Tag Archives: Hotel Marketing

10 Quick Ideas To Market Your Property Better Now

We meet or talk with GMs, DOSMs, and Revenue Managers on almost a daily basis and the follow 10 ideas that can help attract and retain new guests, as supplied by Larry Mogelonsky with LMA Communications, should be framed and hung in each one of their offices as a constant reminder that marketing a hotel is a 365-day campaign.

Many GMs think that marketing planning is done once a year, typically in the fall and in advance of the coming fiscal year. Here are a series of quick points you can spring on your director of marketing to see to help keep your marketing program on track.

1. Repeat customers are easier to cultivate than new guests. Make sure you don’t forget to capture as much information as you can for each guest. Expand your database to know: why they visited, what they did (spa, golf, meals, room type, etc.) Then, maintain a relationship with your past guests, encouraging them to revisit by appealing to their interests.

2. To everything there is a season. Mark your calendar in advance. Plan every holiday with military precision. Unlike every other promotional program that you create, these no-brainer events deserve your full attention. If you’re not full, shame on you! You have the power and the knowledge. Just do it. No excuses.

3. Everybody eats. Of course you have a spa and you might have a golf course, too. But at best a quarter of people regularly visit spas, with lower numbers for golf. However, with almost perfect certainty, I can guarantee that your guests eat, Make it your business to ensure that they eat with you. Create menus and venues that give your guests what they want. Incentivize them with room and food packages if need be.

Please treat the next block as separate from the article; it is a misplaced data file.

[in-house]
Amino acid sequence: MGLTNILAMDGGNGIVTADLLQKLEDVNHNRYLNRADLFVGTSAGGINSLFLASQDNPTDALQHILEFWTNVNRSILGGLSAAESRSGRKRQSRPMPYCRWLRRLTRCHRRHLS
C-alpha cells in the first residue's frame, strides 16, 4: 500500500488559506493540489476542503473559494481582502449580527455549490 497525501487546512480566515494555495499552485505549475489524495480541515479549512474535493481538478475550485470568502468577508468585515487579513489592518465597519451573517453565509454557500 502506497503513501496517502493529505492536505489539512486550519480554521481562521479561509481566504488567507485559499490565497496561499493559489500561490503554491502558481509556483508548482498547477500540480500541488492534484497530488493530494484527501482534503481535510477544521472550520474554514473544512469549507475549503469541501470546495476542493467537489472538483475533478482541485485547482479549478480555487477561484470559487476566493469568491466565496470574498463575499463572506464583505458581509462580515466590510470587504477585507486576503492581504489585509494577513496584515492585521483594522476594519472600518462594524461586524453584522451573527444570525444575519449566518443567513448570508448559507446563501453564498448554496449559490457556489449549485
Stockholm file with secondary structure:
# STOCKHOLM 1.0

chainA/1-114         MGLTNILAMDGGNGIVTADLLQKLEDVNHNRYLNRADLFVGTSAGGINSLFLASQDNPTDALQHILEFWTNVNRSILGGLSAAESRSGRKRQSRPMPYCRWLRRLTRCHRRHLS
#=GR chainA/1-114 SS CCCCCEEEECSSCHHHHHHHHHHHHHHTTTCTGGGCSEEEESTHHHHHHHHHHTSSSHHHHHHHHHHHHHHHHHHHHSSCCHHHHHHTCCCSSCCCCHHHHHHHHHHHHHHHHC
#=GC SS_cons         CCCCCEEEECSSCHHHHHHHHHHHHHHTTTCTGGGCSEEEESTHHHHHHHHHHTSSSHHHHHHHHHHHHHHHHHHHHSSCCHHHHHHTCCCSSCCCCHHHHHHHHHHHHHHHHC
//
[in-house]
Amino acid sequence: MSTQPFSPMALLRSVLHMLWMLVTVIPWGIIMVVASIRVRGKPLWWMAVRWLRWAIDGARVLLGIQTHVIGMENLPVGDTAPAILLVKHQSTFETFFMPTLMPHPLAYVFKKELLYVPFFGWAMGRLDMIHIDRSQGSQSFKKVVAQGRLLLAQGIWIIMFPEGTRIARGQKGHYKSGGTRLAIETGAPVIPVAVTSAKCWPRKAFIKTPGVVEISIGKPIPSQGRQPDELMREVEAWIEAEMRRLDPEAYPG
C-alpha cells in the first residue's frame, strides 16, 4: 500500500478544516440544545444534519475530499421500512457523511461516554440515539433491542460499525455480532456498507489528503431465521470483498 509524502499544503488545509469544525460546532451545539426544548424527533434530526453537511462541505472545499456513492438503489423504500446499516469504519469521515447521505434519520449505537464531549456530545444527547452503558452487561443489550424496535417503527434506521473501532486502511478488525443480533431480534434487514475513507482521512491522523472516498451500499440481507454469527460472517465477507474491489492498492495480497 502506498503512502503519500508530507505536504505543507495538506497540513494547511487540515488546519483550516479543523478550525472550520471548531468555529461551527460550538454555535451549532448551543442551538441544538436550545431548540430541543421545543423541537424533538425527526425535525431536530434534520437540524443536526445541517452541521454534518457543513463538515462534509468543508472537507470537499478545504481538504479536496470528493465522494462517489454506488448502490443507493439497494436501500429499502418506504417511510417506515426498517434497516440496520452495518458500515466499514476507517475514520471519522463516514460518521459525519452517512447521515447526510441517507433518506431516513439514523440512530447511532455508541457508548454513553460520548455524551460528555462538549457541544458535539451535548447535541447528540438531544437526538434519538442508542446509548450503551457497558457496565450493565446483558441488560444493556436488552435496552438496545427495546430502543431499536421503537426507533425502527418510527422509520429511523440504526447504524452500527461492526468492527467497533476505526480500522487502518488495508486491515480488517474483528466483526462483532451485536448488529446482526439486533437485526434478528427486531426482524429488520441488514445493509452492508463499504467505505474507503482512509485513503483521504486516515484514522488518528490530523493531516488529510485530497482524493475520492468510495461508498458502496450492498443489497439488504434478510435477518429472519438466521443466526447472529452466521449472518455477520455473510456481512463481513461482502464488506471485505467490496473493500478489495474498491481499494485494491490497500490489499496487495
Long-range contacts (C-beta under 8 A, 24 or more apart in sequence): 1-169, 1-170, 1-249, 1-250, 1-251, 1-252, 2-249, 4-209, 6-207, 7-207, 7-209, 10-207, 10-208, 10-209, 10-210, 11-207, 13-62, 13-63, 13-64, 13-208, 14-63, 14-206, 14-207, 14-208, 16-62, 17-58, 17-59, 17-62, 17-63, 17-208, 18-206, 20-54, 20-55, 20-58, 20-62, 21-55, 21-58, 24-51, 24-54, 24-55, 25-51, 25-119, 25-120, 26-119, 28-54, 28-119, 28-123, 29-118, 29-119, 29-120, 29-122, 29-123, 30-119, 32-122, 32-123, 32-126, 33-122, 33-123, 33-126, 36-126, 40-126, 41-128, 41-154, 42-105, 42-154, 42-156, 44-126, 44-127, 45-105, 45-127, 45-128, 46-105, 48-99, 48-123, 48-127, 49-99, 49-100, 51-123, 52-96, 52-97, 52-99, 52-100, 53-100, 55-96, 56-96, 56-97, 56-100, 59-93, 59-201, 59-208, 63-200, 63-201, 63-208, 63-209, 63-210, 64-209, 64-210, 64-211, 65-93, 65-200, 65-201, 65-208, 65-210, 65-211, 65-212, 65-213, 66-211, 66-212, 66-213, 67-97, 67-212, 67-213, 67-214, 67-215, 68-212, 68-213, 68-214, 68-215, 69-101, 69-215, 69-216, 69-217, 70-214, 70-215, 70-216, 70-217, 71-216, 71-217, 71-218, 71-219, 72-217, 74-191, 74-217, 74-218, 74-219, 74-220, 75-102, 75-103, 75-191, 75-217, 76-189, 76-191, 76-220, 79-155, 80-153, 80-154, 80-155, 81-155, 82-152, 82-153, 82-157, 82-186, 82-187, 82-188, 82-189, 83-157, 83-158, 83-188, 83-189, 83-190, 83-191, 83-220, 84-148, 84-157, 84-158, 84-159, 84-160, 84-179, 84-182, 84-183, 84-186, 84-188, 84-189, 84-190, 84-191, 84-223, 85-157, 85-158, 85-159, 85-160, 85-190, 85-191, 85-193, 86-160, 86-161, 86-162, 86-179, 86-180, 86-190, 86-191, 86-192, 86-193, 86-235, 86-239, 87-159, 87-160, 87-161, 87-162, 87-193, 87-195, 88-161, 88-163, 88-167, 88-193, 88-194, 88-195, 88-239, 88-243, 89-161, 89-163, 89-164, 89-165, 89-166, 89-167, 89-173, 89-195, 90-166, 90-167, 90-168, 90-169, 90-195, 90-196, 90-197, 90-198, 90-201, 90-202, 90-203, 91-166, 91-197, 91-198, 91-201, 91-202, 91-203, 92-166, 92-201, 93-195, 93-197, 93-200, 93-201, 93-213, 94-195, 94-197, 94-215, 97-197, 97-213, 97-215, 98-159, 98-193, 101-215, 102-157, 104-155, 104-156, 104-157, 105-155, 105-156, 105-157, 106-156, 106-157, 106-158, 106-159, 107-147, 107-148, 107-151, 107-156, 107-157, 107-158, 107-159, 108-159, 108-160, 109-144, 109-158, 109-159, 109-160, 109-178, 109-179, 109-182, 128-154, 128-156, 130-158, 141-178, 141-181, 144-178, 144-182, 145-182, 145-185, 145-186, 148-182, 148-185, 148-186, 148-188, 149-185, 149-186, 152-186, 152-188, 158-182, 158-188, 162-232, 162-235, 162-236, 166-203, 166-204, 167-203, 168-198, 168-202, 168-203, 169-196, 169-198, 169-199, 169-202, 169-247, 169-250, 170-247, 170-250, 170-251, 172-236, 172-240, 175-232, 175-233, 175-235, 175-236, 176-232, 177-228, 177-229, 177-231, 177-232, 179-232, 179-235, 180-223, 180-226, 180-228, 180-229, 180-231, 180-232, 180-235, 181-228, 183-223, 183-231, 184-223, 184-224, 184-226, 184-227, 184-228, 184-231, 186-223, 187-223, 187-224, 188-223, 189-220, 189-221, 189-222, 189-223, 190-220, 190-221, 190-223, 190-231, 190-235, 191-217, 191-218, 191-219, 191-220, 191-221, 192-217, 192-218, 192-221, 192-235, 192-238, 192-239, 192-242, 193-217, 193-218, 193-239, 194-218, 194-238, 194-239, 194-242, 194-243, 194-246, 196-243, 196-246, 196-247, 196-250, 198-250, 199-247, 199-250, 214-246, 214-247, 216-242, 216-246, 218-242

4. Remember there are five weekdays and two days in the weekend. Depending upon your property’s location, this typically means that business groups take precedence to leisure travel. Now examine your sales and marketing plan spending. Is this reality accurately reflected?

5. Marketing needs to start the minute your guest interacts with you. Once you have a reservation, start your engines! Remember the importance of initial experiences. A welcome packet on check-in beats a myriad of tent cards.

6. You don’t control price; the market does. Only your owners are interested in comparisons to pre-2008 ADRs. Be realistic in your expectations. It’s a different world out there. If your competitive set is at $250 per night, don’t even think that the old days of $400 per night are in the cards. Remember that without occupancy, rate is irrelevant.

7. The minute you wean yourself off the OTAs, the better. Sure, they provide a quick fill. But they drive your rate down and do nothing to generate loyalty in your product. For example, the latest OTA deal is to offer a four-star property at a two-star price. Think about it for a moment: they are commoditizing all the work it took you to get to four stars, relegating you to an equal with others at that level.

8. Invest in your local neighborhood. Hire and train. Promote and motivate. Donate and participate.Give back and tell everyone about it. It pays to be a friend and a community leader. Treat everyone as family and they will return in kind.

9. Socially savvy makes sense. Don’t just pay lip service to Facebook, Twitter and YouTube, Invest in appropriate programs to harness the energy of these programs and fully integrate them into your marketing programs and brand strategy.

10. Your website is your window to the world. Make it sing, and make sure that it works effectively. Don’t expect to be No. 1 in Google search if you are an independent in a busy market. Use creative programs to drive links.

And One Bonus Idea
Advertising still works. The best way to find you is through your website. Advertise its presence. Create meaningful advertising campaigns that combine eye-catching imagery with calls to action. And remember to measure the campaign, not just each and every individual ad.